The Jena Six case sparked protests by those who view the arrests and subsequent charges as excessive, unjust and racially discriminatory, especially as compared with the treatment of the White Jena youths involved in hanging the nooses, which should have been charged as a hate crime. However, U.S. Attorney Donald Washington investigated events in Jena and found “no indication of racially-motivated prosecutions.” On September 20, 2007, between 10,000 and 20,000 people drove, flew and walked to Jena, Louisiana, from all over the country to protest the sentencing of the Black students vs. the White students. Thousands marched in Jena in what was described as the "largest civil rights demonstration in years." Related protests were held in other U.S. cities on the same day and the media covered all aspects of it. Interestingly, many of the largest protests that were organized were done so by students in high schools and colleges.

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Wednesday, January 23rd 2008 at 2:02PM
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The Jena , LA  situation was the result of 6 black youths that did not follow the right path and did do the wrong thing.  They lashed out brutally against a single student that was not responsible for the nooses that have been associated with the case.  I am ashamed of these 6 young people and hope they can find peace in their soul somehow and soon.  They should have registered their complaint in a civil fashion and then would have accomplished the goal of bringing out into the open the transgression that occurred regarding the nooses and they would have at the same time not caused themselves to be cast as brutal attackers but as concerned responsible young adults.  We must stop the hate. We must overcome problems through dialogue and not violence.  If the youth involved had brought the situation to the attention of the correct authorities through dialogue and concerned discussion instead of by violent means then they would not be deemed by the public and other students as brutal attackers - and there would be no back and forth about who did what and who is more guilty of what.  All they accomplished was to get in trouble with the law and in the case of at least one of the youth to add to their already established criminal record. What the hell good is that?  Come on my people- wake up and be citizens. Thanks.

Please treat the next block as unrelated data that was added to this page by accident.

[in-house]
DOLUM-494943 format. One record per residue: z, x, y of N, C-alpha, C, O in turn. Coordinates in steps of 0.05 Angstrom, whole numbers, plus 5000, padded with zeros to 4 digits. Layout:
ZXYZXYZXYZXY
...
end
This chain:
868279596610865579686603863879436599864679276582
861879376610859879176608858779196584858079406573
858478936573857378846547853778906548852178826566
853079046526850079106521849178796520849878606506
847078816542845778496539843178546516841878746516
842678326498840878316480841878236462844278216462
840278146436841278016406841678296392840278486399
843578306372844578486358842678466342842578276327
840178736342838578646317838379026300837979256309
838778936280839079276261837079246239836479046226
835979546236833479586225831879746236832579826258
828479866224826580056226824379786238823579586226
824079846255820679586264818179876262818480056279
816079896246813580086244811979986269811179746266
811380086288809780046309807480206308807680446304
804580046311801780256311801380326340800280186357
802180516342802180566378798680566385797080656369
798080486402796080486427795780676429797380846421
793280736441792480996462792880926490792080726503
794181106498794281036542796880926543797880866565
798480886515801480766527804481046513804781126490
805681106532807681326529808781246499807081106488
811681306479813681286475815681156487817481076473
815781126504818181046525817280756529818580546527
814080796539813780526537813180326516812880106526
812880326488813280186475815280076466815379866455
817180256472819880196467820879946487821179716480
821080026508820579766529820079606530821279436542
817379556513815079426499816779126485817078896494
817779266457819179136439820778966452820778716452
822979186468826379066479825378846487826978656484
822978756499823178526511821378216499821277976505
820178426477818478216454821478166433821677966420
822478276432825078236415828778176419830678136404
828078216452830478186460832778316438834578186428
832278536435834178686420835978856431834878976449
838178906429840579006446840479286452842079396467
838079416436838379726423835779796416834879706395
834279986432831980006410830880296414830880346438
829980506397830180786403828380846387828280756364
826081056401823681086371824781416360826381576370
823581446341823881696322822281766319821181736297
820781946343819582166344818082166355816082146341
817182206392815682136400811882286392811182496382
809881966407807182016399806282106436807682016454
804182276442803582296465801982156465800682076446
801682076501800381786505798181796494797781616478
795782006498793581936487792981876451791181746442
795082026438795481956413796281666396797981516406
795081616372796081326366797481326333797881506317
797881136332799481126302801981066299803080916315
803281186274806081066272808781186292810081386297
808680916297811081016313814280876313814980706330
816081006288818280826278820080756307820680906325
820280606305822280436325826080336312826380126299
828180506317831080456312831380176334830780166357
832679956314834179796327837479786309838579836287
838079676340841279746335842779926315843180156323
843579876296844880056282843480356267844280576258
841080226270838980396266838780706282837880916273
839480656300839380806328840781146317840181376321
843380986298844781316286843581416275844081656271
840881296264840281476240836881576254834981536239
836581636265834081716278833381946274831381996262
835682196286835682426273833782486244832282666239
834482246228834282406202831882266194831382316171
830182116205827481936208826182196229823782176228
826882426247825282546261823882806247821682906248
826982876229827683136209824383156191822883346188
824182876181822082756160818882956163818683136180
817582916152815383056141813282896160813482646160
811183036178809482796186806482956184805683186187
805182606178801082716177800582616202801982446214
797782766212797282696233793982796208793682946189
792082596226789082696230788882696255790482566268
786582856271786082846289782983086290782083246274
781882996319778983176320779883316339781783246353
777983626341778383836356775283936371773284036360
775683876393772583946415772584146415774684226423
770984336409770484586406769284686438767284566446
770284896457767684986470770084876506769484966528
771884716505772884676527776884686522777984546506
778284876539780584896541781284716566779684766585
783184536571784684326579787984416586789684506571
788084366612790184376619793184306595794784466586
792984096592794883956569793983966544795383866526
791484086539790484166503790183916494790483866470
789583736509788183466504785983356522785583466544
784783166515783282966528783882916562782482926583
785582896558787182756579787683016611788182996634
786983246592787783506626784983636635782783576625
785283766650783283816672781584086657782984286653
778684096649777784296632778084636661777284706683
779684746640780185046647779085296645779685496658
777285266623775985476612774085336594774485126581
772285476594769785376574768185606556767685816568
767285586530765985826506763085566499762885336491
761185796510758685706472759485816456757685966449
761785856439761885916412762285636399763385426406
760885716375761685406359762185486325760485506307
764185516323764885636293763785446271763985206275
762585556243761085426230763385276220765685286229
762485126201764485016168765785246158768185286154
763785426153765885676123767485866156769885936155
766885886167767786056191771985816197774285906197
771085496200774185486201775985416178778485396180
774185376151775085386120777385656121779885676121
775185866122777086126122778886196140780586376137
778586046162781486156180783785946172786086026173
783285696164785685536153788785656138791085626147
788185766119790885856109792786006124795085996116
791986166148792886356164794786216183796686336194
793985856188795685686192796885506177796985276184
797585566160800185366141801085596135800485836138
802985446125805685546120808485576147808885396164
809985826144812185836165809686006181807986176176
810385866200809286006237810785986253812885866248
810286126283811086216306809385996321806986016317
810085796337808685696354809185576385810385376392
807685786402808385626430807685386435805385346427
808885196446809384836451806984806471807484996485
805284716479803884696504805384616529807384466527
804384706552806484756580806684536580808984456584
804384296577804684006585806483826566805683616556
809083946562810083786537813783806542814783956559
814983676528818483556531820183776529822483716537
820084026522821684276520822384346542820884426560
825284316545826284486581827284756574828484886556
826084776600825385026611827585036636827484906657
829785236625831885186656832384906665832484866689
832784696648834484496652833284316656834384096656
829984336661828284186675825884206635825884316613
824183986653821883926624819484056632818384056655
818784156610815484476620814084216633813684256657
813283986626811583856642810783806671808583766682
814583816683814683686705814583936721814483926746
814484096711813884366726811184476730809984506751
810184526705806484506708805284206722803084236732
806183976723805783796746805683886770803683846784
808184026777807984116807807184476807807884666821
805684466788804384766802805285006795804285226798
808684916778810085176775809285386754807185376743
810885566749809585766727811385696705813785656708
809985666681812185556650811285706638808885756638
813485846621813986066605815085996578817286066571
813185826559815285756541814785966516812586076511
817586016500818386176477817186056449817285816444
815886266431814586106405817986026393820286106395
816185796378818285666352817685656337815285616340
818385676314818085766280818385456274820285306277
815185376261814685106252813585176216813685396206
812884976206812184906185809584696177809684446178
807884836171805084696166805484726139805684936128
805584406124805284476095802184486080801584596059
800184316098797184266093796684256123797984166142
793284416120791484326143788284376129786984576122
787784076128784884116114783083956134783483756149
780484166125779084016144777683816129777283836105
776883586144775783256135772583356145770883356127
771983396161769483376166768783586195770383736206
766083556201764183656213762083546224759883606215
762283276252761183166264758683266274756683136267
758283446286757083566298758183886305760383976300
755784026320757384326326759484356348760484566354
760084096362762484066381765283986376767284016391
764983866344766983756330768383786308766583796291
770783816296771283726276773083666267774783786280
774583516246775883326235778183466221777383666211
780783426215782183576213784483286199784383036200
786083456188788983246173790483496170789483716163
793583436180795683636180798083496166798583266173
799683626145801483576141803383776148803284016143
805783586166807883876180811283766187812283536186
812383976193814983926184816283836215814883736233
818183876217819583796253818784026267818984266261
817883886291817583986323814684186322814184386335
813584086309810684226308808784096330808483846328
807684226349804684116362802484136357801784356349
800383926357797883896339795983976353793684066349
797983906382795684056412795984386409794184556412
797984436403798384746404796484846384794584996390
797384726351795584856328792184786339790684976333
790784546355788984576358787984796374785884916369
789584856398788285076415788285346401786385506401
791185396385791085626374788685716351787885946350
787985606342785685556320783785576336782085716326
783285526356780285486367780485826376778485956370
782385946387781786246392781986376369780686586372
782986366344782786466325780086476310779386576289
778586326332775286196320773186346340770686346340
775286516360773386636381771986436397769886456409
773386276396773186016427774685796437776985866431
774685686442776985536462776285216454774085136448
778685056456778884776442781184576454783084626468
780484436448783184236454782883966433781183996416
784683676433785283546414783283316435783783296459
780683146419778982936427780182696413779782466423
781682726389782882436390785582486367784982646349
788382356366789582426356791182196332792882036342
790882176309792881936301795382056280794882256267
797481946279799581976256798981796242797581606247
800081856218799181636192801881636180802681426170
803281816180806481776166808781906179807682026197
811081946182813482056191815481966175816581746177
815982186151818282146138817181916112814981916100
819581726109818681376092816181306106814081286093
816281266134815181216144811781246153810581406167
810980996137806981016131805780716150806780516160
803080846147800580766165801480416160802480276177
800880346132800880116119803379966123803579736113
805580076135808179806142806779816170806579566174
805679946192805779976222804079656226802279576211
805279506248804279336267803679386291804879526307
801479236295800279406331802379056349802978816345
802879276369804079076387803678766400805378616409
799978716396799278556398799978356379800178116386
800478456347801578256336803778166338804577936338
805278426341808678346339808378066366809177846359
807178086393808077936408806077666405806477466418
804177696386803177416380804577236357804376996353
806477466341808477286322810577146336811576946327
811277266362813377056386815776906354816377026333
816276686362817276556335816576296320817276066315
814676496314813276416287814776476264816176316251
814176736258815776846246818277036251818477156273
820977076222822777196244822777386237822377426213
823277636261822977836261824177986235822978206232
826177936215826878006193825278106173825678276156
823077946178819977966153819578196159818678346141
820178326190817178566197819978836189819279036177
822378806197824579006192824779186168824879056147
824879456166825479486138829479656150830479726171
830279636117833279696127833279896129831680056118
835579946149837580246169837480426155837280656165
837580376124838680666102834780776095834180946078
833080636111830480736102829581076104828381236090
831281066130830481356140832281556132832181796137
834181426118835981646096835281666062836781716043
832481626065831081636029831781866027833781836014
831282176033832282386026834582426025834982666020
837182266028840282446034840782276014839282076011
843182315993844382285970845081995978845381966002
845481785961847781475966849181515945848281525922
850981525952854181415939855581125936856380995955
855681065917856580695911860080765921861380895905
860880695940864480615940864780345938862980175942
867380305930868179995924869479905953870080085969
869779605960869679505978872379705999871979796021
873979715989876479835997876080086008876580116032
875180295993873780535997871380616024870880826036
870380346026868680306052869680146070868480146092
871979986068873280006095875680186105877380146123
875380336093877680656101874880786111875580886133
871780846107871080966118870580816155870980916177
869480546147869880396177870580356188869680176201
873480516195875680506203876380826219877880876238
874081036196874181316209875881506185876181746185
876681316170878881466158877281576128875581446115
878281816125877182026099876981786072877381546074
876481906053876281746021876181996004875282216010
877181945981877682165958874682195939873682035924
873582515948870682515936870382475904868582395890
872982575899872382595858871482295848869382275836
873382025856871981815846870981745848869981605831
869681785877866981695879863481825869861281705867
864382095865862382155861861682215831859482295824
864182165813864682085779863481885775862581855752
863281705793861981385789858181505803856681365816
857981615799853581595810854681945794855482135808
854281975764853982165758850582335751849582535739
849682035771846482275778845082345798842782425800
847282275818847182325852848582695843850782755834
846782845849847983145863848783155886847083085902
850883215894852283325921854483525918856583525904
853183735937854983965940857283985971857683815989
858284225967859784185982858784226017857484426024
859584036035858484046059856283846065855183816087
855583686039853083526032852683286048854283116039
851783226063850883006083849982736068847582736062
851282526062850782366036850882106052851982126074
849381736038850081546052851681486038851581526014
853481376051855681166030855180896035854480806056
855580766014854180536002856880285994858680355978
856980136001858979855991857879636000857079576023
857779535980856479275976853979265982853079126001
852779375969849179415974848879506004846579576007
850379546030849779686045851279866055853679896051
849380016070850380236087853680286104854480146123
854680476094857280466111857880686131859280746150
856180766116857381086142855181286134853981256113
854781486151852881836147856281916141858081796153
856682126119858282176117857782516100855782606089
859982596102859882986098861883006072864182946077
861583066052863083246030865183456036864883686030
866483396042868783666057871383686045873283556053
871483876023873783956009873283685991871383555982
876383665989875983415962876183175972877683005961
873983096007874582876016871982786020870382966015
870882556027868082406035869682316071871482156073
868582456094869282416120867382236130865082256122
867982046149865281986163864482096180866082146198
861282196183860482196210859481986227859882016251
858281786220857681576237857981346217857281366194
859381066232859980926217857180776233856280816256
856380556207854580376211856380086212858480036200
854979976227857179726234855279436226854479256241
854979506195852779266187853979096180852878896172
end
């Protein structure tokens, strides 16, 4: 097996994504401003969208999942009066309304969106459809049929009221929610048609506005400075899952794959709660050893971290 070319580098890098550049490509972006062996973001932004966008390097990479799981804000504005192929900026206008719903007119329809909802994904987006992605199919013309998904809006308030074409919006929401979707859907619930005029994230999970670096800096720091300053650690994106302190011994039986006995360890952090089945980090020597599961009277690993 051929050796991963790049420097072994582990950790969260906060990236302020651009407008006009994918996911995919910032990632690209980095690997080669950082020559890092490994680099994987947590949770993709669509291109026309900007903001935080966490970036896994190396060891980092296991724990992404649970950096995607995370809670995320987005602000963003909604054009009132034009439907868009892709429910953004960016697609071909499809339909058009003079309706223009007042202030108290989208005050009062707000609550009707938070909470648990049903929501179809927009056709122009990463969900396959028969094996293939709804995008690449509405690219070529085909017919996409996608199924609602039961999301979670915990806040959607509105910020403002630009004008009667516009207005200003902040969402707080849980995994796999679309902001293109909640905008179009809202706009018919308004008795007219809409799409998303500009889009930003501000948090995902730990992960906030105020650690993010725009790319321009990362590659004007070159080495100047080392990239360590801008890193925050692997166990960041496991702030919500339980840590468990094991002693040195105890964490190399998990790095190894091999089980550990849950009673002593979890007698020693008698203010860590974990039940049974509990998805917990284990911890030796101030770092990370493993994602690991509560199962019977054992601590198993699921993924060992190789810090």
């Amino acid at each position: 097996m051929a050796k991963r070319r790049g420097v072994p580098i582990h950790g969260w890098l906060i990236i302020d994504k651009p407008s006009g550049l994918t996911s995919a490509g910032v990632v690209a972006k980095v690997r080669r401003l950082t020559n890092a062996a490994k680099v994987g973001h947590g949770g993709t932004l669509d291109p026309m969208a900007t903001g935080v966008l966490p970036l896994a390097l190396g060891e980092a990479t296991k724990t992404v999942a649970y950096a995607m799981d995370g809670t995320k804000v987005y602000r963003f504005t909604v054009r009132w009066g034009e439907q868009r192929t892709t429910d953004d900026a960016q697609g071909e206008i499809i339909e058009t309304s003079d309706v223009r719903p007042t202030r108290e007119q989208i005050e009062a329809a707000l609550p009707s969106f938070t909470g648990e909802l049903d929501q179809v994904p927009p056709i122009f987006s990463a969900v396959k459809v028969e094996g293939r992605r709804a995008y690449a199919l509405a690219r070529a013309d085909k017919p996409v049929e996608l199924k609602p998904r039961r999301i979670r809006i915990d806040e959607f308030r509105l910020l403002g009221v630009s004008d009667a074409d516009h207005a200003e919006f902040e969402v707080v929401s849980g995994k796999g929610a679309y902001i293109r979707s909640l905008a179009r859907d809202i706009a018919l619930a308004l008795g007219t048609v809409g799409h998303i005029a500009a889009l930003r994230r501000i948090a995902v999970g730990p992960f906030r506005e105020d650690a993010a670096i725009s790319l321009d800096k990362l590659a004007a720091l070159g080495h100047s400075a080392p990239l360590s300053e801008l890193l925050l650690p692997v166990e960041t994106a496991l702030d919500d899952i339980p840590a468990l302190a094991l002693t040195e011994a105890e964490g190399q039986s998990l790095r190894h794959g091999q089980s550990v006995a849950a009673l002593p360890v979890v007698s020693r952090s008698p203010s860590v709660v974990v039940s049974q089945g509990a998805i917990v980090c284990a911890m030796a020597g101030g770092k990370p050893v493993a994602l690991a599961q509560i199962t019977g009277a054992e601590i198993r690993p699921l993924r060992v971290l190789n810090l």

Wednesday, February 13th 2008 at 12:06PM
The problem is not the children but the injustice done upon them by the judicial system in Jena. They are teenagers. Why were they charged as adults? Kids get beat up, jumped everyday in schools - black kids jumping black kids, white kids jumping white kids - and no one is ever charged as an adult. Expulsion is usually the highest punishment if there is one at all. But as soon as it's a group of black kids jumping a white kid then there is a problem. I don't think it's fair that these children be charged for jumping a kid when there are people getting away with murder everyday.
Monday, February 25th 2008 at 7:47PM